During this time of responsibility, teams stress the importance of having a deep bench, but that doesn't seem necessary for the Braves. Indeed, one of the main reasons the Braves have been so good over the past few years is that their most talented players have been very solid.

Christian Scott Looks Legal

Christian Scott has pitched well in the big leagues in his first two starts with the Mets. In his first game on May 4, he pitched six innings of one-run ball against the Rays. He followed that up with eight strikeouts in Saturday's quality start against the aforementioned strong and resilient Braves lineup. The Mets lost both starts, however, providing Scott with one run per game.

Scott, who entered this season ranked no. 98 on our Top 100 Prospects list, heralded from the minors for having a fastball that — as Eric Longenhagen and Tess Taruskin wrote — “jumps at hitters,” though that's been his most impressive pitch thus far. He showed promise with a pitch that allowed opponents to score 37 percent of the time against him, but there was some controversy, as hitters combined for nine hits in the heater, including a home run. That bodes well for Scott because it shows he can get past his signature pitch. He also has two offensive breaking balls, along with his fastball, which could make him a talented member of the Mets' next rotation.

Wrapping Up the Weekend

Let's check out my highlights this weekend:

• Tyler Glasnow and Michael King had the pitcher of the year award on Friday. Each starter pitched seven innings: Glasnow allowed one run on one hit (a solo homer to Kyle Higashioka) and struck out 10; King did not give up a run and struck out 11, giving up just two hits. A Higgy homer kept the game at 1-0 until the top of the eighth, when Yuki Matsui coughed up the go-ahead run on a Freddie Freeman sac fly. Finally, Luis Arraez delivered the win with a walk-off hit in his first home game with the Padres; helped us expand the program in a big way, especially as the DH of San Diego.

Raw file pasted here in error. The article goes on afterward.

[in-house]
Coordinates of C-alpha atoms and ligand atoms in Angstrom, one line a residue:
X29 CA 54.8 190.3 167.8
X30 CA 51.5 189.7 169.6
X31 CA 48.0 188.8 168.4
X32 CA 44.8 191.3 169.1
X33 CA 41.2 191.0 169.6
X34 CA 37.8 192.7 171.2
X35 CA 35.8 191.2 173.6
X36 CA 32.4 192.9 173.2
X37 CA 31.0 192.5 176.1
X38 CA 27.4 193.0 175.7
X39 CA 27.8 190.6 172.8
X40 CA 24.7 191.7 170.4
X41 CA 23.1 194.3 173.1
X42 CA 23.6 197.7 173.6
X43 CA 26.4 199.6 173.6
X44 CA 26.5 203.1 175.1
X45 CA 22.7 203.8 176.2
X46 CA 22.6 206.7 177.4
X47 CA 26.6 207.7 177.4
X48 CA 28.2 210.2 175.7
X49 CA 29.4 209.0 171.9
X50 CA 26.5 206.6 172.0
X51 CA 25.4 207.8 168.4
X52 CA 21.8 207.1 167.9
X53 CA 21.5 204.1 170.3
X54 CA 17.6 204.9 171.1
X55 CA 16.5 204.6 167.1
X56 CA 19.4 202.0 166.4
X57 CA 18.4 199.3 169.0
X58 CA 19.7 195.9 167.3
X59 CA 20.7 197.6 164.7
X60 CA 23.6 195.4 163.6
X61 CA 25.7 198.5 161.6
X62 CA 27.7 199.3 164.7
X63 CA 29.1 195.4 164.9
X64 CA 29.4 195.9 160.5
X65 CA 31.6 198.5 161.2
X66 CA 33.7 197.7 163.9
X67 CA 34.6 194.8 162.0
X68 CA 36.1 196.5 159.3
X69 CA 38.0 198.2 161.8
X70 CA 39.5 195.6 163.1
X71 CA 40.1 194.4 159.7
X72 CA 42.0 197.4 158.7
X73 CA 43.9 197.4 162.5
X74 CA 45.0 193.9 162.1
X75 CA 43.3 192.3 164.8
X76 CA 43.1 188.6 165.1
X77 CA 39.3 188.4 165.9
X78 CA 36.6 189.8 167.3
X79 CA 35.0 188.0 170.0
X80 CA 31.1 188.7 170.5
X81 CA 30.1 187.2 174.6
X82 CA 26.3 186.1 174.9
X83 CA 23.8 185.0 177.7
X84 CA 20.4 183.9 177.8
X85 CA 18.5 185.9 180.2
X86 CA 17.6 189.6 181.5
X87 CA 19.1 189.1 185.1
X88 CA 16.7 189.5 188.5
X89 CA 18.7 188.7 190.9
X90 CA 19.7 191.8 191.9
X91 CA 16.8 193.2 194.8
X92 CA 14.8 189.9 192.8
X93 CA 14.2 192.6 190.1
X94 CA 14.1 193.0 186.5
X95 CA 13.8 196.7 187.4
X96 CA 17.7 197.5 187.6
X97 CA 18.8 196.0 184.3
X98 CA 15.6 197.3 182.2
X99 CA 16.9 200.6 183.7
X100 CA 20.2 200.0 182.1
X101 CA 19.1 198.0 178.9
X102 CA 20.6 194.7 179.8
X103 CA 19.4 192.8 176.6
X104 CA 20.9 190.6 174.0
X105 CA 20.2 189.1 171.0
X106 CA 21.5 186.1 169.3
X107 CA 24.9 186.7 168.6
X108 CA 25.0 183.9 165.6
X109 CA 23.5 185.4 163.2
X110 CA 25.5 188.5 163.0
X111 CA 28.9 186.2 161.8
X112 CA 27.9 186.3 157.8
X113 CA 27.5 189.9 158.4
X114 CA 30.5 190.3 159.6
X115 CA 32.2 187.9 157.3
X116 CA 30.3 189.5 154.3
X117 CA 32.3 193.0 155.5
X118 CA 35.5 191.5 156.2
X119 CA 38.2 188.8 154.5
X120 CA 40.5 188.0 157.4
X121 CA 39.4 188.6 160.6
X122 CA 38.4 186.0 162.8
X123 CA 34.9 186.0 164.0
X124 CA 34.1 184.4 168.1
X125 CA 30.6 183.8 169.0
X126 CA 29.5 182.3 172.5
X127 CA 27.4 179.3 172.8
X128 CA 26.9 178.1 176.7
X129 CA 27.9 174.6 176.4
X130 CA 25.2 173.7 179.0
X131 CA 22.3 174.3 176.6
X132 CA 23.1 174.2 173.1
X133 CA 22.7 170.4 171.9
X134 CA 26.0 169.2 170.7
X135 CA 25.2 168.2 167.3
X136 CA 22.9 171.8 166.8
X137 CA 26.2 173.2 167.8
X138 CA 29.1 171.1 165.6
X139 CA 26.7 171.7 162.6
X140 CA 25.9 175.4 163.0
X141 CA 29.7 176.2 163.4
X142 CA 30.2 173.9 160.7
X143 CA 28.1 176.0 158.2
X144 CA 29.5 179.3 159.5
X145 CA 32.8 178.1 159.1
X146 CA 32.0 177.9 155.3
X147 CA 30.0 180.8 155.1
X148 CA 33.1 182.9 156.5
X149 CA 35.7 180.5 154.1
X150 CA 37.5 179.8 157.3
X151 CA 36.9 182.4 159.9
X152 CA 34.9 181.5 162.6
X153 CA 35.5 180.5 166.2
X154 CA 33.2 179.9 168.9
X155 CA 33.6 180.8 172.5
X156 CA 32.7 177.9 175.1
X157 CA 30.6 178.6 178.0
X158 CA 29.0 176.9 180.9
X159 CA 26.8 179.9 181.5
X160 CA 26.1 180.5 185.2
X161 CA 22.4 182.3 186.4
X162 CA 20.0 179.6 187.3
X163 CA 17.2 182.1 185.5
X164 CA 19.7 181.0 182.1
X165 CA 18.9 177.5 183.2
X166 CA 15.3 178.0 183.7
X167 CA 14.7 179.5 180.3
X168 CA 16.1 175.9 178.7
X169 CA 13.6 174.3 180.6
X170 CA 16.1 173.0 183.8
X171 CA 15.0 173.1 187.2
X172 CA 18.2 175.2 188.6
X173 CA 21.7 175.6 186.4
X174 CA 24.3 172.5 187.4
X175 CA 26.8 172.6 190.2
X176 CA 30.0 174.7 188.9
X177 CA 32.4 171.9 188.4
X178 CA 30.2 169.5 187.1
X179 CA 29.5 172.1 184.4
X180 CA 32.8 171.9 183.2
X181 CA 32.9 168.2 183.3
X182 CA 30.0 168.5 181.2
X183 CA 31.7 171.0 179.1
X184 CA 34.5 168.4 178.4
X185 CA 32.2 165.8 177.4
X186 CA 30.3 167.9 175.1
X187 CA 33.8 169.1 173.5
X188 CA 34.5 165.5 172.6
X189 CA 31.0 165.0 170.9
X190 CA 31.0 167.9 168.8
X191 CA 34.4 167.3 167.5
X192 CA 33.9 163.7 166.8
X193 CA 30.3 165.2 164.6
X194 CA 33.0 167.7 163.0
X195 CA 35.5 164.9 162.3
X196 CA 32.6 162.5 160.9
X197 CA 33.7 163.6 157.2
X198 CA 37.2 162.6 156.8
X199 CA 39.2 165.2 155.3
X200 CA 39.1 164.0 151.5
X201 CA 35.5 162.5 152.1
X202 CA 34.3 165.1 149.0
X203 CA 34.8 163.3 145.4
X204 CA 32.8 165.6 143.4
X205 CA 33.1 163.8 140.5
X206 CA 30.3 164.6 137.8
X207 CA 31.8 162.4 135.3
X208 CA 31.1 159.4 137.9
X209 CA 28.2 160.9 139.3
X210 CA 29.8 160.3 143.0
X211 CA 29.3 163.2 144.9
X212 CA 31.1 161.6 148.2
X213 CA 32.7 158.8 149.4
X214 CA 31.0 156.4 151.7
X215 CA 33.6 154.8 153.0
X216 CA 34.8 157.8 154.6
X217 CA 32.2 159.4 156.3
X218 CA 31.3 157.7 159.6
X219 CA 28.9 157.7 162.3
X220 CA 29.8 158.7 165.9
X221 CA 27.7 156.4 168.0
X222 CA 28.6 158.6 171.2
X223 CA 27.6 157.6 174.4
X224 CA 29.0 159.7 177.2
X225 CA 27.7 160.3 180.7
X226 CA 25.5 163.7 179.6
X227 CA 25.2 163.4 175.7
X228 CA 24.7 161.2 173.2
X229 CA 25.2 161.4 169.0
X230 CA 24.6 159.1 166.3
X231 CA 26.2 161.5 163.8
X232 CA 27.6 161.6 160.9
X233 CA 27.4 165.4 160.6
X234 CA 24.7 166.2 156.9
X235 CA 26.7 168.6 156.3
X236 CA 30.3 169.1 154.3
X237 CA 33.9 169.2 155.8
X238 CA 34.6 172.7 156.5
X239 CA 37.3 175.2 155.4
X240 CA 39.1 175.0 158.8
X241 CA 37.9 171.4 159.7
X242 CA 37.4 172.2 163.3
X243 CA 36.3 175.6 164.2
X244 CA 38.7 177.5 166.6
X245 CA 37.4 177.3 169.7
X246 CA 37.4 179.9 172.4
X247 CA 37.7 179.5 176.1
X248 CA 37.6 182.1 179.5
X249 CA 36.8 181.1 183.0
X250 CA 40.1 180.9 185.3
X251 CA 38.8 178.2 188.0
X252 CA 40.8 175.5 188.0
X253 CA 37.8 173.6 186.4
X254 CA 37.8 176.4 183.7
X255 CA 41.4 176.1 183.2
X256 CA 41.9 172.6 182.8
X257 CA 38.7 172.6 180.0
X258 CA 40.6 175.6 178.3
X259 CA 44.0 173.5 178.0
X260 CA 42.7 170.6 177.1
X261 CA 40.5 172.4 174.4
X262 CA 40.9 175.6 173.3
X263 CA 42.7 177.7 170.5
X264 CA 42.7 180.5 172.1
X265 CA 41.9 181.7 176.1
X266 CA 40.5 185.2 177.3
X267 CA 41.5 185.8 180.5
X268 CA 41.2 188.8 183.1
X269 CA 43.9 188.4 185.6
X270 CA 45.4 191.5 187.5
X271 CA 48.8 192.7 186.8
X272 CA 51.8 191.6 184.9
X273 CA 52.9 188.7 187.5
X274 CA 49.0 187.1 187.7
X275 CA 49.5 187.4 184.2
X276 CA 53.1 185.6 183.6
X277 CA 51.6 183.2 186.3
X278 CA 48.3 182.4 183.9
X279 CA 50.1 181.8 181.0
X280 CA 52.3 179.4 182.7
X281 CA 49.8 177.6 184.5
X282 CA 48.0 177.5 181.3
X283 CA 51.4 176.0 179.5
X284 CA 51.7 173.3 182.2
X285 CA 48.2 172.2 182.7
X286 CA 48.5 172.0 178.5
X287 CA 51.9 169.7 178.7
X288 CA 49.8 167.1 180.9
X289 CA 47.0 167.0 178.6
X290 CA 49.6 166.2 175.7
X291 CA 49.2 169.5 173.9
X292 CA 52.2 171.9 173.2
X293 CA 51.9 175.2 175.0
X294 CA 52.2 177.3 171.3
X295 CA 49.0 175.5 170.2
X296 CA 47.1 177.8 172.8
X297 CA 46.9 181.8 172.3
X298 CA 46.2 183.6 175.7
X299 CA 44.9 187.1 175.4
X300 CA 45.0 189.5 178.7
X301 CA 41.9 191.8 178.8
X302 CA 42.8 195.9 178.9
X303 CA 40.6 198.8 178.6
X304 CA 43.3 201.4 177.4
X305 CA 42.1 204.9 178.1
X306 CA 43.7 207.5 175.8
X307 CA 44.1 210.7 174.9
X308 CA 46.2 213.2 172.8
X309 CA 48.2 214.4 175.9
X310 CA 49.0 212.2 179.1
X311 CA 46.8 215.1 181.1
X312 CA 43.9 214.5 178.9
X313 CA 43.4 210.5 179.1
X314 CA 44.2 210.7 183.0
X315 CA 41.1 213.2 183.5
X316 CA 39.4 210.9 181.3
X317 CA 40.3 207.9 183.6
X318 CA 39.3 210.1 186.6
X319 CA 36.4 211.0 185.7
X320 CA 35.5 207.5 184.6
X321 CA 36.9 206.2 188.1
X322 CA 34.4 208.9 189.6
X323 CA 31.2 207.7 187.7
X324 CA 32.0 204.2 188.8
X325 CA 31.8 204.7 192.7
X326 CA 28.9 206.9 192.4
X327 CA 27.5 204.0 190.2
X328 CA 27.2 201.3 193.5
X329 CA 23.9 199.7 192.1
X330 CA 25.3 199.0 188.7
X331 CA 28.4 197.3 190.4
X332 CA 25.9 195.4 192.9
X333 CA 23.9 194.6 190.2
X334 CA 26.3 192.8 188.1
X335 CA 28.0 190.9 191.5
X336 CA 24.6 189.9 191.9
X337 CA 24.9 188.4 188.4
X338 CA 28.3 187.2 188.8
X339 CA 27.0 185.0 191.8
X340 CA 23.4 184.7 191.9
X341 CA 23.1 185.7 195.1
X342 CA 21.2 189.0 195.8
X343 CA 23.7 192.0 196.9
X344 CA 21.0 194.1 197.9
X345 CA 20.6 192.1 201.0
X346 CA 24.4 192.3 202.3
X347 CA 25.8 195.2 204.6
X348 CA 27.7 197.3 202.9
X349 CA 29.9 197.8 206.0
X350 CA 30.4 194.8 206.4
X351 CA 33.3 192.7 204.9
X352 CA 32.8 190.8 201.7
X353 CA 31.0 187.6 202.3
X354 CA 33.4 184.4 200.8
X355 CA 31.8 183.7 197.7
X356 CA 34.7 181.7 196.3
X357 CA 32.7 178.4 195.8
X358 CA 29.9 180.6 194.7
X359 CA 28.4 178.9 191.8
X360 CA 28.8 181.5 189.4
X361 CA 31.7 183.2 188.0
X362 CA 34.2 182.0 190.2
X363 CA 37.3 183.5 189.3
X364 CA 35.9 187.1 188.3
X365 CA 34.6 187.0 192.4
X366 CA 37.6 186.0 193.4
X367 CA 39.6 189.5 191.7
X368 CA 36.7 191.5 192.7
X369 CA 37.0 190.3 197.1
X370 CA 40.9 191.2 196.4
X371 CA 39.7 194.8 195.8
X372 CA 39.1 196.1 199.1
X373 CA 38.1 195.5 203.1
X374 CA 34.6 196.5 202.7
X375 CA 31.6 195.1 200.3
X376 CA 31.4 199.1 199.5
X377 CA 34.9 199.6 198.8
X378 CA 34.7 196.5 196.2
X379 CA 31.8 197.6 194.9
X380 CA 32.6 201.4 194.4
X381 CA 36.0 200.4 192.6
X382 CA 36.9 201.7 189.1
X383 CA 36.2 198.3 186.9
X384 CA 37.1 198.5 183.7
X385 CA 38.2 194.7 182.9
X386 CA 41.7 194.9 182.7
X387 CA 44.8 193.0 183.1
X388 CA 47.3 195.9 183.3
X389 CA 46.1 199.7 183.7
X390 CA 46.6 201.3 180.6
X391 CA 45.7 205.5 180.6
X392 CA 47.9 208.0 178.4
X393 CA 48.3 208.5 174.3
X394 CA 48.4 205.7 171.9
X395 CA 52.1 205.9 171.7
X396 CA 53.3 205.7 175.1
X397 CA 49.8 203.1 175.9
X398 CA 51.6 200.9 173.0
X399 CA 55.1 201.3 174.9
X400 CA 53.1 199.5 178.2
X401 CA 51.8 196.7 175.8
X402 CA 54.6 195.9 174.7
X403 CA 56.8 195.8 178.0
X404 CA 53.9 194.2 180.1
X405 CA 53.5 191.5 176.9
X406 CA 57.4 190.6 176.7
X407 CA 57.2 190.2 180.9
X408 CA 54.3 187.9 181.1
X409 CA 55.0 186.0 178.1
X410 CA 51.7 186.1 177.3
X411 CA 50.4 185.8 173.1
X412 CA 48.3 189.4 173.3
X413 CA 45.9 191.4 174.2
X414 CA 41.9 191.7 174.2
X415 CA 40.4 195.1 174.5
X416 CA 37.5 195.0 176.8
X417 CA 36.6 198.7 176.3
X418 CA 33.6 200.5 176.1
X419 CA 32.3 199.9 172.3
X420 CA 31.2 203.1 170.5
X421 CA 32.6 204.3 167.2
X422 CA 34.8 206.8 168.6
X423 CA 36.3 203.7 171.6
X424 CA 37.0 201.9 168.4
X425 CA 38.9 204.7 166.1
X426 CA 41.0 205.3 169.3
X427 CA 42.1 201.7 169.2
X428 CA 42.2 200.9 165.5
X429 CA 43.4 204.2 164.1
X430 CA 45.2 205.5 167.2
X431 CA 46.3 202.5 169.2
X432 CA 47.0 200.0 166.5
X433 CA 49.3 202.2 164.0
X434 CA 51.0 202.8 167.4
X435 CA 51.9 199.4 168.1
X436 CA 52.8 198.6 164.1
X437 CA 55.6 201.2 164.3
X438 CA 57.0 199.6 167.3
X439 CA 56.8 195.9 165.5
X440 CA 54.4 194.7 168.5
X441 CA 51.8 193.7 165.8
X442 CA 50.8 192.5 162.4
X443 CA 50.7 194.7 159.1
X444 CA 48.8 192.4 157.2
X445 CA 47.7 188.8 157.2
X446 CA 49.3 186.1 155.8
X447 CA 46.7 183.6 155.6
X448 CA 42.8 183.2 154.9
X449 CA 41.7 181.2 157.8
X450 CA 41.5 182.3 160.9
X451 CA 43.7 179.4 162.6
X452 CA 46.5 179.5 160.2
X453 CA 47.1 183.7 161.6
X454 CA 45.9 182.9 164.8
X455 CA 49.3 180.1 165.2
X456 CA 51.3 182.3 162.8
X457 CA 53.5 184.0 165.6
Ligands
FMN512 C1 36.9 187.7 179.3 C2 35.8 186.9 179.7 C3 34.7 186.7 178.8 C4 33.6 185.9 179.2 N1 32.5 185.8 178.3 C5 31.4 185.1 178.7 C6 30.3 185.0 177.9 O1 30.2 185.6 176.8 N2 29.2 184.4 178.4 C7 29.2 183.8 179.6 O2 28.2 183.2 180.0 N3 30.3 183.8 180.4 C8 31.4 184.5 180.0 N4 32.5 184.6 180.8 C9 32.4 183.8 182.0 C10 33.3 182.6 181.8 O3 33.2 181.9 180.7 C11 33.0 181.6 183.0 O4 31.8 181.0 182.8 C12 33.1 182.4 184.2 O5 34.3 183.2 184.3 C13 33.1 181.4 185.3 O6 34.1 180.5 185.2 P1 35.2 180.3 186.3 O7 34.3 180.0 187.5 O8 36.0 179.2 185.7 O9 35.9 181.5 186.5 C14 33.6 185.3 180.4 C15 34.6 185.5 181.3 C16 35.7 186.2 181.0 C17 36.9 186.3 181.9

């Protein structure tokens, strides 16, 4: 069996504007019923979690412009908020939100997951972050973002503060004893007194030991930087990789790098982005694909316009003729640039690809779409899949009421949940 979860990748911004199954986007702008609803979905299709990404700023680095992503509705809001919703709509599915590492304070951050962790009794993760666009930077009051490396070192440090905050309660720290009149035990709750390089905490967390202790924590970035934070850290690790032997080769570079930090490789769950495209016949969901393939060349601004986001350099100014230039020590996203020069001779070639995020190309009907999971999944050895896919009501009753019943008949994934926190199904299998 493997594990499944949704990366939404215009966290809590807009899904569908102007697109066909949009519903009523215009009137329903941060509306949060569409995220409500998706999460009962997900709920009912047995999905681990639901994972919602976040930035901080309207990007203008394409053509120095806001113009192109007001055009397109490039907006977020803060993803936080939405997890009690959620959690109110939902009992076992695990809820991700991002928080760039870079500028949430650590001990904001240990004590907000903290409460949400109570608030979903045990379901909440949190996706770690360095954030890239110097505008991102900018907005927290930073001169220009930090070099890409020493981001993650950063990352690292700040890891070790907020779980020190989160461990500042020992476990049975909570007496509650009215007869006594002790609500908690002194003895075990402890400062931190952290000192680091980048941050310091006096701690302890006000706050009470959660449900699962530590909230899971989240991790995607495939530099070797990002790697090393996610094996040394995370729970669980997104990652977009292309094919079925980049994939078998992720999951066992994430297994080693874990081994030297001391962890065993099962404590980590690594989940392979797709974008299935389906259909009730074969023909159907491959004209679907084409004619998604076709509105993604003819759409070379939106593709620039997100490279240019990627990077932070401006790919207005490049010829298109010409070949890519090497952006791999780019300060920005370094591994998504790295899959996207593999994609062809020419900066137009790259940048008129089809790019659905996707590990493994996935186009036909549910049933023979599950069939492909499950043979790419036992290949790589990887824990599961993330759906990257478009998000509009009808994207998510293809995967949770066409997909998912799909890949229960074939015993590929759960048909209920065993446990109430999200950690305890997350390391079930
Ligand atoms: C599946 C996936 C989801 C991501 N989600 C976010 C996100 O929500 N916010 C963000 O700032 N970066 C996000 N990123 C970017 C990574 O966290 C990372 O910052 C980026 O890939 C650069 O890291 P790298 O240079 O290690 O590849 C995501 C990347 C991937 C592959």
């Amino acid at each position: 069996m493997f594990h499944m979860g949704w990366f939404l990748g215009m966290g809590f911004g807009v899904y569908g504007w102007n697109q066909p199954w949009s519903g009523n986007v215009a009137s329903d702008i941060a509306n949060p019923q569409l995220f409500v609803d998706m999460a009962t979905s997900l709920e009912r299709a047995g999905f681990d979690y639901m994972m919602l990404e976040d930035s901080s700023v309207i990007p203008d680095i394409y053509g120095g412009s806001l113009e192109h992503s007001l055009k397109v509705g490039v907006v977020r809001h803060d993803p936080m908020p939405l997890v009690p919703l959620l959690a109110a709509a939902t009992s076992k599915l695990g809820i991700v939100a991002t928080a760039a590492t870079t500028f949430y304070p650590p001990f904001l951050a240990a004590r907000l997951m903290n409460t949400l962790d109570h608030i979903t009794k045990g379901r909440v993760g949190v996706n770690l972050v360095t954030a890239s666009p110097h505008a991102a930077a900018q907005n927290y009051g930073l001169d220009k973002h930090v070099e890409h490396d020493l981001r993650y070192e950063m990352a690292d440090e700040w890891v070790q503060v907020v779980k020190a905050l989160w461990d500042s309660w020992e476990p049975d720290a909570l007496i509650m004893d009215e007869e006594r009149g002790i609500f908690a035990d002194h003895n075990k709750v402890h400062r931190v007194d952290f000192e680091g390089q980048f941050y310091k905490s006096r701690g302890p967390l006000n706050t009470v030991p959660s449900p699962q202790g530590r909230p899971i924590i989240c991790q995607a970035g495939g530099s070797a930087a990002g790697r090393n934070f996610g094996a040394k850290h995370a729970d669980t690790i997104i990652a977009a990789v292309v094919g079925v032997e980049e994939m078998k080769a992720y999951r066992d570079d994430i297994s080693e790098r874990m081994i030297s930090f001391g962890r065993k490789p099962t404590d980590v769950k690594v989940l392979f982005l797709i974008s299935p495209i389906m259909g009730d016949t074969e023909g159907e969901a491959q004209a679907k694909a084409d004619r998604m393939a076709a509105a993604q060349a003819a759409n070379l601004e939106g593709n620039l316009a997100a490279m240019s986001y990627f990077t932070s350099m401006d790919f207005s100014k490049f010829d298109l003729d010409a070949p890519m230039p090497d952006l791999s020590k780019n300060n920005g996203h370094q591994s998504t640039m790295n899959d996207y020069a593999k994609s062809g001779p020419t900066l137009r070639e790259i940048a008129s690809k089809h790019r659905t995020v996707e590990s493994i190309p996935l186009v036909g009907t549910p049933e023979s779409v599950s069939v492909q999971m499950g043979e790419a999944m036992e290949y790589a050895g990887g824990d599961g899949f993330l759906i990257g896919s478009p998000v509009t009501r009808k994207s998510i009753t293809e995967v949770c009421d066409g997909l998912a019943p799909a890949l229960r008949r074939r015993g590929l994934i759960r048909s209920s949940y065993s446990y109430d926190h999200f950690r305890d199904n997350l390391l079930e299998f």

• Jo Adell continued her hot streak over the weekend. His homer Saturday was his third in four games, and his wRC+ is now 134. With Mike Trout sitting on the shelf and Taylor Ward taunting each other, Adell is the only angel I'm particularly afraid to talk about right now, and yet she still sits. seventh place on the list. That being hard for comfort sounds silly.

• We'll have more on Paul Skenes' debut later today, but my takeaway from his outing is that he looked great! It's weird to get high scores in sports, I know. Command came and went, but things look like they can get anyone out, and I think his splinker will be his best pitch, especially against lefties. Skenes allowed three runs over four-plus innings, though two of those runs came after he was out with runners on first and third and nobody out in the fifth. He finished with six hits, including a home run off Nico Hoerner, two walks, and seven strikeouts.

As tense and box-filling as Skenes' outing was, it was far from the most interesting thing about that game. With Skenes out, the Pirates put up a bases-loaded six (!!!) in the fifth inning, with a long rain delay in between all the chaos. Despite this embarrassing performance, the Pirates still won, 10-9, thanks to five home runs.